The first of its kind in the United States, the Plant Endophyte Research Center at IALR is a unique and innovative research initiative focused on combining technology and biology to improve food production. With an ever-growing library of more than 2,000 characterized endophytes, which are bacteria that occur in plants, the team of scientists at IALR are conducting important research into ways to simultaneously increase food output and enhance sustainability.
The research team has spent years exploring the significant potential endophytes have to improve food production processes and yields for a variety of crop types, including tomatoes, lettuce and switchgrass, publishing well over a dozen articles in peer-reviewed journals along the way. All of this is possible thanks to a variety of funding sources, including more than $900,000 in grants.
Endophytes are naturally occurring microorganisms that can be categorized into two general categories: growth promotion (biostimulants) and plant disease control (biocontrol agents).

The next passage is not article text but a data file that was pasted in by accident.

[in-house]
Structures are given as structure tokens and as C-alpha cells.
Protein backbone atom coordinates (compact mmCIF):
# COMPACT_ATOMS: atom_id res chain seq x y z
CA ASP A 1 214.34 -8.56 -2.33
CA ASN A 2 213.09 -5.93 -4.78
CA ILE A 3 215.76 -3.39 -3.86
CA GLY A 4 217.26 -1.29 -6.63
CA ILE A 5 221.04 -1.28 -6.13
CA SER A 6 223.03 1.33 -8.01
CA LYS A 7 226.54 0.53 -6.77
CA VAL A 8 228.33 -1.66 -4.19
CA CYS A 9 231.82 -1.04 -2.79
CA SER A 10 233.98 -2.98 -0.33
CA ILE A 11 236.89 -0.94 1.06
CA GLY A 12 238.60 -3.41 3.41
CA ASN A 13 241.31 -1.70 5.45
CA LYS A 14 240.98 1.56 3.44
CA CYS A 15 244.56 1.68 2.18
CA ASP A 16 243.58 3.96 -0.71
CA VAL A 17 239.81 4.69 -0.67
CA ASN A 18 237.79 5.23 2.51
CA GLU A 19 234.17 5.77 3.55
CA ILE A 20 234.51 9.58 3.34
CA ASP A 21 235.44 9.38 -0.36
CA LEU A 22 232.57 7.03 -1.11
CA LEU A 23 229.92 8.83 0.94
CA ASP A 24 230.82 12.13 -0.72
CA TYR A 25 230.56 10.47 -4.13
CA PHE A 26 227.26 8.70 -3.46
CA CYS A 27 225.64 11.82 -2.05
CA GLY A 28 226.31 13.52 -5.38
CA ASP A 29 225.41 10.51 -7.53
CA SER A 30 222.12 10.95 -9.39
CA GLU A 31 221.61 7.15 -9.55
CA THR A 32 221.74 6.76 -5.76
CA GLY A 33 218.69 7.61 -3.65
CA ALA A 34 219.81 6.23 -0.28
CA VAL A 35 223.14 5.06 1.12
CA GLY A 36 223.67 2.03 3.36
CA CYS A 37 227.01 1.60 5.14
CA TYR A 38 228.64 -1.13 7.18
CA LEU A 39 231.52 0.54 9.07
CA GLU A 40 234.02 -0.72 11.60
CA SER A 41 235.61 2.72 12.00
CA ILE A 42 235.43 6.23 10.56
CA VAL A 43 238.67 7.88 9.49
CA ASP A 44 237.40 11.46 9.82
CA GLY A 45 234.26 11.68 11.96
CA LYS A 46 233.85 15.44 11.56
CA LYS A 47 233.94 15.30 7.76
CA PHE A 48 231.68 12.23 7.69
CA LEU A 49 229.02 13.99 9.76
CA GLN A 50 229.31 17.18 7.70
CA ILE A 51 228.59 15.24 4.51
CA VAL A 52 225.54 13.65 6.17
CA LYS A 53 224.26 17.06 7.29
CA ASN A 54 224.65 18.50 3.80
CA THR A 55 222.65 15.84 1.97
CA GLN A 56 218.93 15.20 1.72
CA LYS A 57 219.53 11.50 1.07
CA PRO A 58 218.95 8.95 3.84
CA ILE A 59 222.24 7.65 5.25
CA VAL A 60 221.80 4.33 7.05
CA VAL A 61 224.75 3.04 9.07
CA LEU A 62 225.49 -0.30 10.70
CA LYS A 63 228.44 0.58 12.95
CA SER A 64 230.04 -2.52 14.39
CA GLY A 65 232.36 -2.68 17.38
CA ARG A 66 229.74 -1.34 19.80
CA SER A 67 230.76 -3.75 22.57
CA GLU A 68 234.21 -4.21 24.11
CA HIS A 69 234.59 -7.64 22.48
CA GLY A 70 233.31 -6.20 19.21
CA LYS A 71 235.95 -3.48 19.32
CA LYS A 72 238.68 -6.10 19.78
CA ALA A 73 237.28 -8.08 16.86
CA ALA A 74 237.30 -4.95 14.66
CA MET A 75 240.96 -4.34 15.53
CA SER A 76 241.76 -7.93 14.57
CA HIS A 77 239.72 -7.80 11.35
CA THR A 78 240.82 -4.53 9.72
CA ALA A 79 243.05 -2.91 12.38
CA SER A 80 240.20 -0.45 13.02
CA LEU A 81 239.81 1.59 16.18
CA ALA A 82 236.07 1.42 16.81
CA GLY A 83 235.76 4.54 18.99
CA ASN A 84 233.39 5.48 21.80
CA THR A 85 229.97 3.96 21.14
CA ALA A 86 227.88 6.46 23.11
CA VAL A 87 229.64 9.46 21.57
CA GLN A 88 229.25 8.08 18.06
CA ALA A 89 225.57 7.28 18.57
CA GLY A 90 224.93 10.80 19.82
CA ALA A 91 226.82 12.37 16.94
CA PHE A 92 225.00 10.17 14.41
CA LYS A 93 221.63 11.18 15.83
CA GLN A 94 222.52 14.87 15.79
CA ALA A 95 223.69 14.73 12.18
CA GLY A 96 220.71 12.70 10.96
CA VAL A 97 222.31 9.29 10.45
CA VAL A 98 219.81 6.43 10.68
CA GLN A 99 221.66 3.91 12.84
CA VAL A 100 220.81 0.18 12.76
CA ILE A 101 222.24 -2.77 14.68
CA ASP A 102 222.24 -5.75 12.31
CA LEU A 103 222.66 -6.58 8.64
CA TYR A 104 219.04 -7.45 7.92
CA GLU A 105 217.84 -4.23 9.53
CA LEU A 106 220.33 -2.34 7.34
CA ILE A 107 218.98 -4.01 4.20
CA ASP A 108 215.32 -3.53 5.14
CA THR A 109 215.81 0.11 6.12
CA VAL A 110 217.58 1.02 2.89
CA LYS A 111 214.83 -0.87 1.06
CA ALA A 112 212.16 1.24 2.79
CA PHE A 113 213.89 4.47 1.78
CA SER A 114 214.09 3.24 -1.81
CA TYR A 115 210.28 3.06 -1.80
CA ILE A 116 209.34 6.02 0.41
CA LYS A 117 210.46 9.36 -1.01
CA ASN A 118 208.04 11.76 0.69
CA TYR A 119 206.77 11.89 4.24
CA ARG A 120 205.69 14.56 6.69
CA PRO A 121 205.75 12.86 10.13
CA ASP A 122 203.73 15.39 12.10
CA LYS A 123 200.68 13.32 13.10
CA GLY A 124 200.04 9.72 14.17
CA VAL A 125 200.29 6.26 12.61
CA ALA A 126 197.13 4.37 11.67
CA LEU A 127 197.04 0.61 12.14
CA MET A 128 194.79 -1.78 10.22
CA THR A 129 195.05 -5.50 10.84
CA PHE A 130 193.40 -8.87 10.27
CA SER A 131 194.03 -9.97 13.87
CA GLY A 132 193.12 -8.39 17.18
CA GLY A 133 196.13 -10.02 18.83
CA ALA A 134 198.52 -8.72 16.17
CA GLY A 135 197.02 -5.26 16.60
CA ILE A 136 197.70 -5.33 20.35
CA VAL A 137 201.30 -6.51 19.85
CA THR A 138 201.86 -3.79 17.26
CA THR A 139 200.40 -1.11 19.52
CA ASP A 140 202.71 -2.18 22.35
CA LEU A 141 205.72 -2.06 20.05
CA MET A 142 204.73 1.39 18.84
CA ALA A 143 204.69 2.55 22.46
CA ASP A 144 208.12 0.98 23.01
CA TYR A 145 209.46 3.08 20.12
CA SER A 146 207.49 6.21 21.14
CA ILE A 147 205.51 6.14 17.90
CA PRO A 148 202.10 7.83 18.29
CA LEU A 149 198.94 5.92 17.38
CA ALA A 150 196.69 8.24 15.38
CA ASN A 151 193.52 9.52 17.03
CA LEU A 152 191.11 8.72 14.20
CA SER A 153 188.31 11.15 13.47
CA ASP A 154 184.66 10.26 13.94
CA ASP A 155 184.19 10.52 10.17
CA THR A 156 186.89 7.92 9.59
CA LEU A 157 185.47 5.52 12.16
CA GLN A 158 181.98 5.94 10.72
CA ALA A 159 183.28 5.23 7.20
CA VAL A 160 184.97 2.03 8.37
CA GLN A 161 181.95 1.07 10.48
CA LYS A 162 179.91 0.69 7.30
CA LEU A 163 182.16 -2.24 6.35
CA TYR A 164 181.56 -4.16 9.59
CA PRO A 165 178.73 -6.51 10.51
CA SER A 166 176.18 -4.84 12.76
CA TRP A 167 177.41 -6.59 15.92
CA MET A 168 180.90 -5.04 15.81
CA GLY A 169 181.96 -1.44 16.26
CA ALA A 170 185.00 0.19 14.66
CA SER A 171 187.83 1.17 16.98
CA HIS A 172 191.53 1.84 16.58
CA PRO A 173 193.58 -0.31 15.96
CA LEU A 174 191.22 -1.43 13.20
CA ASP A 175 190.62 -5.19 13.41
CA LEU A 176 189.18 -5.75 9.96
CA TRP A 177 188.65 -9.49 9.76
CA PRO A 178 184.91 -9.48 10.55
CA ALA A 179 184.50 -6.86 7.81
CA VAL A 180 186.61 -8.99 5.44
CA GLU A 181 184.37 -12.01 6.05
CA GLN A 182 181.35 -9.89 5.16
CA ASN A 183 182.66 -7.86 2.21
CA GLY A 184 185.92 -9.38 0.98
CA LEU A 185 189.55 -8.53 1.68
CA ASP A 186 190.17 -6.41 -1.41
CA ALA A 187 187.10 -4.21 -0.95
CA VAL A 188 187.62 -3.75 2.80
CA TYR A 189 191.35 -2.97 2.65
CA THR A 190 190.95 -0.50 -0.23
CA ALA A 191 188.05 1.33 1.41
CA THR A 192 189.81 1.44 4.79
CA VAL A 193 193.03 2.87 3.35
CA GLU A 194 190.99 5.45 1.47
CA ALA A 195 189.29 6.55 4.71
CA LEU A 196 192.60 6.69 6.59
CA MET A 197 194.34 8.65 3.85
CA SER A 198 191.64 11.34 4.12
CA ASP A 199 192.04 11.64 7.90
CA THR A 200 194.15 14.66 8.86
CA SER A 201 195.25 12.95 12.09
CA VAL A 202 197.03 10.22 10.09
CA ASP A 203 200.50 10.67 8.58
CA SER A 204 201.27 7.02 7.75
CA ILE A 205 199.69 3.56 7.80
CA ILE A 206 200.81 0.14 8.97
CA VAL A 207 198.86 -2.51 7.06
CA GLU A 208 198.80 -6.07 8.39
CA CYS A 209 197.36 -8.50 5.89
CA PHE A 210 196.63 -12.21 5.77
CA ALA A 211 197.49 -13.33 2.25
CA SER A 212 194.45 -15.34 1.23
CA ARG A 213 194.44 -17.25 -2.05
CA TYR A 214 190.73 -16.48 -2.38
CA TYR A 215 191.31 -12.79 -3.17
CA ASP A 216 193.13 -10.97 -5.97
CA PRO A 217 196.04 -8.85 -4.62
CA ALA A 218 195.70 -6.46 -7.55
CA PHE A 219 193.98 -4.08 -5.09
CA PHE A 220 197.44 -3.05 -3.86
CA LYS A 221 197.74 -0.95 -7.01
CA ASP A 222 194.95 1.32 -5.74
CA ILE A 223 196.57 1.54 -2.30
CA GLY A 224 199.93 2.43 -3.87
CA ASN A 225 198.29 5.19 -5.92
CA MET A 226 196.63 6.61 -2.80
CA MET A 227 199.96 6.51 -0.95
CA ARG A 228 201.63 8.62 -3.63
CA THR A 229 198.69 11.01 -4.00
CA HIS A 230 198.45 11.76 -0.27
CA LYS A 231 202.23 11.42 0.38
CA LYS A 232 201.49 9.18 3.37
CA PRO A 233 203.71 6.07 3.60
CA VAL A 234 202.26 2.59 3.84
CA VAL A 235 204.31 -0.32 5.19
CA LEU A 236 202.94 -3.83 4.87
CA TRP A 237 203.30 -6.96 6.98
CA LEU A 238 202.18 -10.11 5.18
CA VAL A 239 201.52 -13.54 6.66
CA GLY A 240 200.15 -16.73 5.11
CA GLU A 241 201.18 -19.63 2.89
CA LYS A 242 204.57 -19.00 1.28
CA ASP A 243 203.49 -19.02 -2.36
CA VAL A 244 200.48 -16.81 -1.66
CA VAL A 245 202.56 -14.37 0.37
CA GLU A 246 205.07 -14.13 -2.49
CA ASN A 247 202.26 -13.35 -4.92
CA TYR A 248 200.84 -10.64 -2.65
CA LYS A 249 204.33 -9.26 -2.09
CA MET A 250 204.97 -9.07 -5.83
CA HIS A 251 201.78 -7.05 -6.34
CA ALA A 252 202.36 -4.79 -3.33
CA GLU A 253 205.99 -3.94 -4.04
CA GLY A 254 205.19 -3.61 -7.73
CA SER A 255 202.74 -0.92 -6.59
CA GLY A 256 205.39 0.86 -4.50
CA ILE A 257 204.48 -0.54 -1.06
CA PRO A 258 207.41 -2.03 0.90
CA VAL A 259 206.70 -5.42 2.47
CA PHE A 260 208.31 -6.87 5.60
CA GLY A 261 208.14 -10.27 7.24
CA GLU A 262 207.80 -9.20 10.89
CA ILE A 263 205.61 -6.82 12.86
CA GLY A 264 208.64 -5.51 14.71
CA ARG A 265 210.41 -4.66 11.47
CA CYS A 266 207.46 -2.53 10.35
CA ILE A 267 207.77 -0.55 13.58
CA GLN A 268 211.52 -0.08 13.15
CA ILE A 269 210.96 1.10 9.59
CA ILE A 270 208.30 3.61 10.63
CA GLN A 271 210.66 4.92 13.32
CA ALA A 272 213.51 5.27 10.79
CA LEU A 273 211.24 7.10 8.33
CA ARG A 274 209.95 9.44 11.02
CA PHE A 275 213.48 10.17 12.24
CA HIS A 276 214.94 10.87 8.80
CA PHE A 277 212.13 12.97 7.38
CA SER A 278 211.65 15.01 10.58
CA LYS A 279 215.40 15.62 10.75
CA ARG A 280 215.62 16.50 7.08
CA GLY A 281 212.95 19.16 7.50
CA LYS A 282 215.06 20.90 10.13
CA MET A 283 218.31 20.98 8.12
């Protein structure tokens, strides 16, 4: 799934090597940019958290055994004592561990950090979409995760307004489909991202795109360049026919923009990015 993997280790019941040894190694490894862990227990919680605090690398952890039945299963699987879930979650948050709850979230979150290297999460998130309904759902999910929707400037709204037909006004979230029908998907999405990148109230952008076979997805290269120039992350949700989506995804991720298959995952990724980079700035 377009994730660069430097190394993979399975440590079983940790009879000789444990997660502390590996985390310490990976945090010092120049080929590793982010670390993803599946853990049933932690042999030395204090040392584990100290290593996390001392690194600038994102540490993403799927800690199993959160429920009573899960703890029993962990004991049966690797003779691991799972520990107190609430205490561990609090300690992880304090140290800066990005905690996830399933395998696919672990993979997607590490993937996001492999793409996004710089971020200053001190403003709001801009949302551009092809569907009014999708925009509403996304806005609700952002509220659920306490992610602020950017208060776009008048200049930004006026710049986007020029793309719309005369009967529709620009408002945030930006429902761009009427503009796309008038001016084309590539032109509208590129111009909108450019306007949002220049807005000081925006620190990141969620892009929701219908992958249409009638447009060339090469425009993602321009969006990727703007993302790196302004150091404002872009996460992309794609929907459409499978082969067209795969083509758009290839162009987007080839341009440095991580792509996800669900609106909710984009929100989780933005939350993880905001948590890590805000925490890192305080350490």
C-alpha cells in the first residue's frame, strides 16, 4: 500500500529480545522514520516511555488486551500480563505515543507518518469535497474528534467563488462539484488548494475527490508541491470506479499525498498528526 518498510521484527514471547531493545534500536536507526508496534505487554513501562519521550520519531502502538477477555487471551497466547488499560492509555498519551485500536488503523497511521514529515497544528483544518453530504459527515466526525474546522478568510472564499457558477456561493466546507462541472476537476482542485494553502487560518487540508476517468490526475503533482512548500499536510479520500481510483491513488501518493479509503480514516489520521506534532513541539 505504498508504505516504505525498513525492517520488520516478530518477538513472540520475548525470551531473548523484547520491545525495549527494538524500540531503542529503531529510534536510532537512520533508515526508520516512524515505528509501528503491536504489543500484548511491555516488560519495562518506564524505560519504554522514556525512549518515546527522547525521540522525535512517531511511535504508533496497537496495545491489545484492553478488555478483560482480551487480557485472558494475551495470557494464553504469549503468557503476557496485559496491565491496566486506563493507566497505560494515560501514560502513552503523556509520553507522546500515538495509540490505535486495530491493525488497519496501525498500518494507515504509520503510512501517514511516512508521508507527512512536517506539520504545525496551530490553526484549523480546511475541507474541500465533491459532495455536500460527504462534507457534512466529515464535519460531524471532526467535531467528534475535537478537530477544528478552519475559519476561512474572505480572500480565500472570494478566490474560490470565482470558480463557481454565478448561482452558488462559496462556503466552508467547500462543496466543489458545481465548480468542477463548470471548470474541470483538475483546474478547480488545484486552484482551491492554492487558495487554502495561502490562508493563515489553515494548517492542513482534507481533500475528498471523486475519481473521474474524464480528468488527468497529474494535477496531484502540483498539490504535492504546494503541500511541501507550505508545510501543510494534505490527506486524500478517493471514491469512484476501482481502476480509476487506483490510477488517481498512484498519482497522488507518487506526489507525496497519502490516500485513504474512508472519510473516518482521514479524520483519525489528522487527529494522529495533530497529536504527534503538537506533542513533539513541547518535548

The Plant Endophyte Research Center leverages private and public partnerships and funding, an elite team of scientists dedicated to the field of biostimulant research and exclusive equipment and testing services to explore all the impacts that these endophytes can offer. Thanks to a non-competitive, quasi-governmental business model and state-of-the-art infrastructure and lab space, the Plant Endophyte Research Center promotes collaboration and spurs innovation. We partner with companies like Indigo Ag, Inc., licensing endophytes that allow production businesses to improve their processes and outputs without compromising sustainability.
In total, the Plant Endophyte Research Center has over 3,000 square feet of biology lab space, 1,200 square feet of chemistry lab space and 4,200 square feet of greenhouse space (which is shared with the Virginia Tech-IALR Controlled Environment Agriculture (CEA) Innovation Center, each outfitted with state-of-the-art equipment.